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Merchants have no country. The mere spot they stand on does not constitute so strong an attachment as that from which they draw their gains. ~Thomas Jefferson

Cases in point:

“Some of the country’s best-known multi-national corporations closely guard a number they don’t want anyone to know: the breakdown between their jobs here and abroad.

So secretive are these companies that they hand the figure over to government statisticians on the condition that officials will release only an aggregate number.”

Call that return on investment.

“The latest data show that multinationals cut 2.9 million jobs in the United States and added 2.4 million overseas between 2000 and 2009.

As the country faces an unemployment crisis, President Obama, lawmakers and business lobbyists have all touted the country’s biggest companies as critical to creating jobs.

The head of Obama’s jobs council, General Electric chief executive Jeff Immelt, said during a tour of a company plant in Greensboro, S.C., that firms should be ready to answer questions from the public.

…GE breaks out its employment numbers in company filings to the Securities and Exchange Commission. In 2010, about 46 percent of GE’s 287,000 employees worked in the United States, compared with 54 percent in 2000.

But many firms, including some whose executives have counseled Obama on the economy, do not put their number of U.S. workers in their annual reports.

IBM chief executive Sam Palmisano has met a number of times with the president, most recently in July at a lunch with other executives to talk about jobs and the economy. IBM stopped giving its U.S. head count in 2009.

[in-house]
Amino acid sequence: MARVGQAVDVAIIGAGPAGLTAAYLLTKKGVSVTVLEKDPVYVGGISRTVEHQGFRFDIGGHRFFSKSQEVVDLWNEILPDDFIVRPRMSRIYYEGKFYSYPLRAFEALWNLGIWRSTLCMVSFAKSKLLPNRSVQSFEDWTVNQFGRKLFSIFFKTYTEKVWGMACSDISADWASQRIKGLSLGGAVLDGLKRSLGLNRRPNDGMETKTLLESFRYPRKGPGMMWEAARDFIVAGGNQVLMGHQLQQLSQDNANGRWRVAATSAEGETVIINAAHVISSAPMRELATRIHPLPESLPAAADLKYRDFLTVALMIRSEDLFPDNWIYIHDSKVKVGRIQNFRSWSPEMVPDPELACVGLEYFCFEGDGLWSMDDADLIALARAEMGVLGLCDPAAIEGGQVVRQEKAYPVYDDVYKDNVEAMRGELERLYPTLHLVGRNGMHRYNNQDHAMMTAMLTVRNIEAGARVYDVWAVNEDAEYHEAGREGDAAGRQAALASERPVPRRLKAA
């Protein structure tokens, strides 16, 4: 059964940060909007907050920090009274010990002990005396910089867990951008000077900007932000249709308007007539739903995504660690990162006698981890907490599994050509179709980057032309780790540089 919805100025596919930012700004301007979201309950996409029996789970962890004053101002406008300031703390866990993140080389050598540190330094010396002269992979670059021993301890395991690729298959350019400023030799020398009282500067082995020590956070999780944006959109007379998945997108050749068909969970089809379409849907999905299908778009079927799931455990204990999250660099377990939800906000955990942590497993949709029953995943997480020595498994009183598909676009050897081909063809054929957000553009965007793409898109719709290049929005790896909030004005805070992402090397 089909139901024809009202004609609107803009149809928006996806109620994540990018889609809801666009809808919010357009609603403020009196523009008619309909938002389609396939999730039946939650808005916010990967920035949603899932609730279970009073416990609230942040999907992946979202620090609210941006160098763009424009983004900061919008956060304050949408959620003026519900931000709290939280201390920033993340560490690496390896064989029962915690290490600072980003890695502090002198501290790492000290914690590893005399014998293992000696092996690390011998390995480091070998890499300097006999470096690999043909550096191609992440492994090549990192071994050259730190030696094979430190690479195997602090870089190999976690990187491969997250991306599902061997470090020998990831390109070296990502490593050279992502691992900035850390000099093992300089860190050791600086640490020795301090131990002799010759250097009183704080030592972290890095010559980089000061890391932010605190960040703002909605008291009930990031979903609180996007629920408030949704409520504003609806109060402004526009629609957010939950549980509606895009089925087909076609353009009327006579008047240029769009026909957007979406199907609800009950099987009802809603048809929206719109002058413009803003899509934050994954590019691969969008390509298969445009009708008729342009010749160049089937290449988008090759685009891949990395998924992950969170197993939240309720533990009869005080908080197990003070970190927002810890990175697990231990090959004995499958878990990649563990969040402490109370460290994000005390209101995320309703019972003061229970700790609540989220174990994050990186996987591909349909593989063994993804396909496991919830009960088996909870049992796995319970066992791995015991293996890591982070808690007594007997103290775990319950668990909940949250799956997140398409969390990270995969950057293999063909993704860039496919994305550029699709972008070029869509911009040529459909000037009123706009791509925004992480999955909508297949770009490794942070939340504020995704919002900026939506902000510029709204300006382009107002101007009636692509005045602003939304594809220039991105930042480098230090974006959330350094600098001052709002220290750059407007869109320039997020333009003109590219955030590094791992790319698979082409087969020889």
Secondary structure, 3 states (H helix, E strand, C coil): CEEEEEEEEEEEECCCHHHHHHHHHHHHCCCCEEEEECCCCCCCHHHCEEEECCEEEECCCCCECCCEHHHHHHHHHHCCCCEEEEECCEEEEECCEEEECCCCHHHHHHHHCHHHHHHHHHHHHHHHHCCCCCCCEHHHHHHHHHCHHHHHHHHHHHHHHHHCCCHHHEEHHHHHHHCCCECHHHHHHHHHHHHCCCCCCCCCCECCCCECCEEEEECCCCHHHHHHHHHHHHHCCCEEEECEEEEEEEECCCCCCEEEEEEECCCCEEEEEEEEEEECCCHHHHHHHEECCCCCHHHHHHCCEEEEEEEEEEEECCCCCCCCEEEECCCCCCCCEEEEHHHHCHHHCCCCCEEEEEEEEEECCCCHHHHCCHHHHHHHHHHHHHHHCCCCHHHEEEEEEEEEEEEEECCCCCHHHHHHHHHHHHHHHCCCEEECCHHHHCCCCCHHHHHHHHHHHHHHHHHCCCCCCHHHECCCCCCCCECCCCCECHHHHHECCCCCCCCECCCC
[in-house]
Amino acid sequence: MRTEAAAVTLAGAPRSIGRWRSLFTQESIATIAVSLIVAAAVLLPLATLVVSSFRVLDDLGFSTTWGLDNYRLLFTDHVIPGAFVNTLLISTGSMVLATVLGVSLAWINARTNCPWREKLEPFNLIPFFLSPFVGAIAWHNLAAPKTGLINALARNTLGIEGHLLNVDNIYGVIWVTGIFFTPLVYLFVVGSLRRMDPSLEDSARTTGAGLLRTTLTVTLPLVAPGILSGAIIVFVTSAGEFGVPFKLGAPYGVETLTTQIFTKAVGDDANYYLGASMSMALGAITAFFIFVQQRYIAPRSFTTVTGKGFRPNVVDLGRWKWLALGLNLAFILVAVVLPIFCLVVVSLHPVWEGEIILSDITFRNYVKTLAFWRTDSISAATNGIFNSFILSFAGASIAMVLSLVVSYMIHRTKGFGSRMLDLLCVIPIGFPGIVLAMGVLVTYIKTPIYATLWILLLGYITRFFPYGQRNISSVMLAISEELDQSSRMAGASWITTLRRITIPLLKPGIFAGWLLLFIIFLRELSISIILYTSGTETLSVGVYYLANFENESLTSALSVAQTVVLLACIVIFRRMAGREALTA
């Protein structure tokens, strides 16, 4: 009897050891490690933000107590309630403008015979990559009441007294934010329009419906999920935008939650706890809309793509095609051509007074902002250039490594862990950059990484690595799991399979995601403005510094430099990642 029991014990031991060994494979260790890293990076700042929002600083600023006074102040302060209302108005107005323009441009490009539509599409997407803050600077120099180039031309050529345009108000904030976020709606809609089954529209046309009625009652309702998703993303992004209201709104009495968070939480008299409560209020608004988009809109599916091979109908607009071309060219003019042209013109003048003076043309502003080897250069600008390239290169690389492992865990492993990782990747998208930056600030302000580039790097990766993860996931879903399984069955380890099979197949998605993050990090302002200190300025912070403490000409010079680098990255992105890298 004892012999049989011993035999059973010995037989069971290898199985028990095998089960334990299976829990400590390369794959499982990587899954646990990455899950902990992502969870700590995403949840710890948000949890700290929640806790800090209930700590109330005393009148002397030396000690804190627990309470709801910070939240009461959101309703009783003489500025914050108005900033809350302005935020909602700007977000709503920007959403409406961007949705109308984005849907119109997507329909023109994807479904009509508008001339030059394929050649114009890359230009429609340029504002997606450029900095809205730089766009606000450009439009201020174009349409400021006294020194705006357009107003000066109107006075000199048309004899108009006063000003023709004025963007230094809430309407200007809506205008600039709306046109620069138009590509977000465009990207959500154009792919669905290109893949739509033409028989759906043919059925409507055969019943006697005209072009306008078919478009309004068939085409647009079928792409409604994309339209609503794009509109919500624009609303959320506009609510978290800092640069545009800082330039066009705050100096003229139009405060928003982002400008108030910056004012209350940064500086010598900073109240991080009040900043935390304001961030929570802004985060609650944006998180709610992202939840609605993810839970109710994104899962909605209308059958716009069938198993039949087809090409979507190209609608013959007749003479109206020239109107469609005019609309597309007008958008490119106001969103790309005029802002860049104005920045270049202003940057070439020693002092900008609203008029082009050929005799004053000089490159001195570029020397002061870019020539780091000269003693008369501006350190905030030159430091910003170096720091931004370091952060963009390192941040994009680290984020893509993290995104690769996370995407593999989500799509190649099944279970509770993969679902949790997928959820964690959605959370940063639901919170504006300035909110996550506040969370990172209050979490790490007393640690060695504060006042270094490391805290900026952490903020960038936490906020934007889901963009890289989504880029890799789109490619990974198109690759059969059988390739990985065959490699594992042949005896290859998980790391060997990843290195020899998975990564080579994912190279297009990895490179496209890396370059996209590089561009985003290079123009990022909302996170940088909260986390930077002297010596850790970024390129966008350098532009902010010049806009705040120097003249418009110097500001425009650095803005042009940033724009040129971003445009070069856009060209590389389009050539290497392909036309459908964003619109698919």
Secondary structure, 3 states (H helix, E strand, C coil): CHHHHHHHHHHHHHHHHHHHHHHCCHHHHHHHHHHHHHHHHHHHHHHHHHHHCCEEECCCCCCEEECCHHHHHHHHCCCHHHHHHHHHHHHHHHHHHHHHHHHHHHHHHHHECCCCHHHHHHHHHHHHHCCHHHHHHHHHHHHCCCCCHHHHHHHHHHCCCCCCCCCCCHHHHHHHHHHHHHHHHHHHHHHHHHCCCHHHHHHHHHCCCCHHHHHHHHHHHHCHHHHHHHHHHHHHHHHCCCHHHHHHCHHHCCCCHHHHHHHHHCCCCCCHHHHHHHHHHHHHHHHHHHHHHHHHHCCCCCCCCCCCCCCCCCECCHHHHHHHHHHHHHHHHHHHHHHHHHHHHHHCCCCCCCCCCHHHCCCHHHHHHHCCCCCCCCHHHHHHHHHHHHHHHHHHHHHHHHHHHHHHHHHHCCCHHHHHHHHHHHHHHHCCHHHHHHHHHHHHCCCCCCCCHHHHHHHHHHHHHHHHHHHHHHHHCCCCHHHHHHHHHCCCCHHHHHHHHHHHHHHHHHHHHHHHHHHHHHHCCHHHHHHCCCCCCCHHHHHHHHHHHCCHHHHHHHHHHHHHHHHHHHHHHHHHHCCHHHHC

…Data from before 2009 showed IBM rapidly shifting workers to India. Dave Finegold, dean of the Rutgers School of Management and Labor Relations, estimates that 2009, when the company stopped sharing its U.S. employment figure, also marked the first time the company had more employees in India than the United States.

You won’t find Procter & Gamble’s U.S. head count in its filings, either. When initially asked for the number, company spokesman Paul Fox wrote in an e-mail: “We do not track nor report U.S.-specific jobs numbers vs. jobs overseas.” After it was pointed out that P&G’s chief executive, Bob McDonald, had cited such figures in a Cincinnati Enquirer op-ed piece, Fox acknowledged the company did track that data. The number of U.S. employees is 35,000 out of 127,000 total, or 28 percent.

Other companies that do not reveal their job breakdowns include Hewlett-Packard, AT&T, Apple and Pfizer, which stopped reporting the number in its SEC filings in 2000.

The latter two are part of a coalition of companies pushing for Congress to give them a tax break on money they have parked overseas, saying that any money brought back to this country would spur hiring.”

But…

“…that’s not how it worked last time.

Congress and the Bush administration gave companies a similar tax incentive, in 2005, in hopes of spurring domestic hiring and investment.

While the tax break lured 800 companies into bringing $312 billion back to the United States, 92 percent of that was used for dividends and stock buybacks, according to the nonpartisan National Bureau of Economic Research. The study concluded the program “did not increase domestic investment, employment or research and development.”

Indeed, 60 percent of the benefits went to 15 of the largest U.S. multinational companies — many of which laid off domestic workers, closed plants and shifted even more profits and resources abroad in hopes of cashing in on the next repatriation holiday.”

“For chief executives of multinational companies who are used to answering only to their shareholders, the country’s jobs crisis has uncomfortably switched the political spotlight onto their decisions about who they employ and where. It has also thrown into relief the fact that when U.S. multinationals chase profits and hire workers anywhere in the world, they become less tied to any one country, including this one.”

Like Jefferson said.

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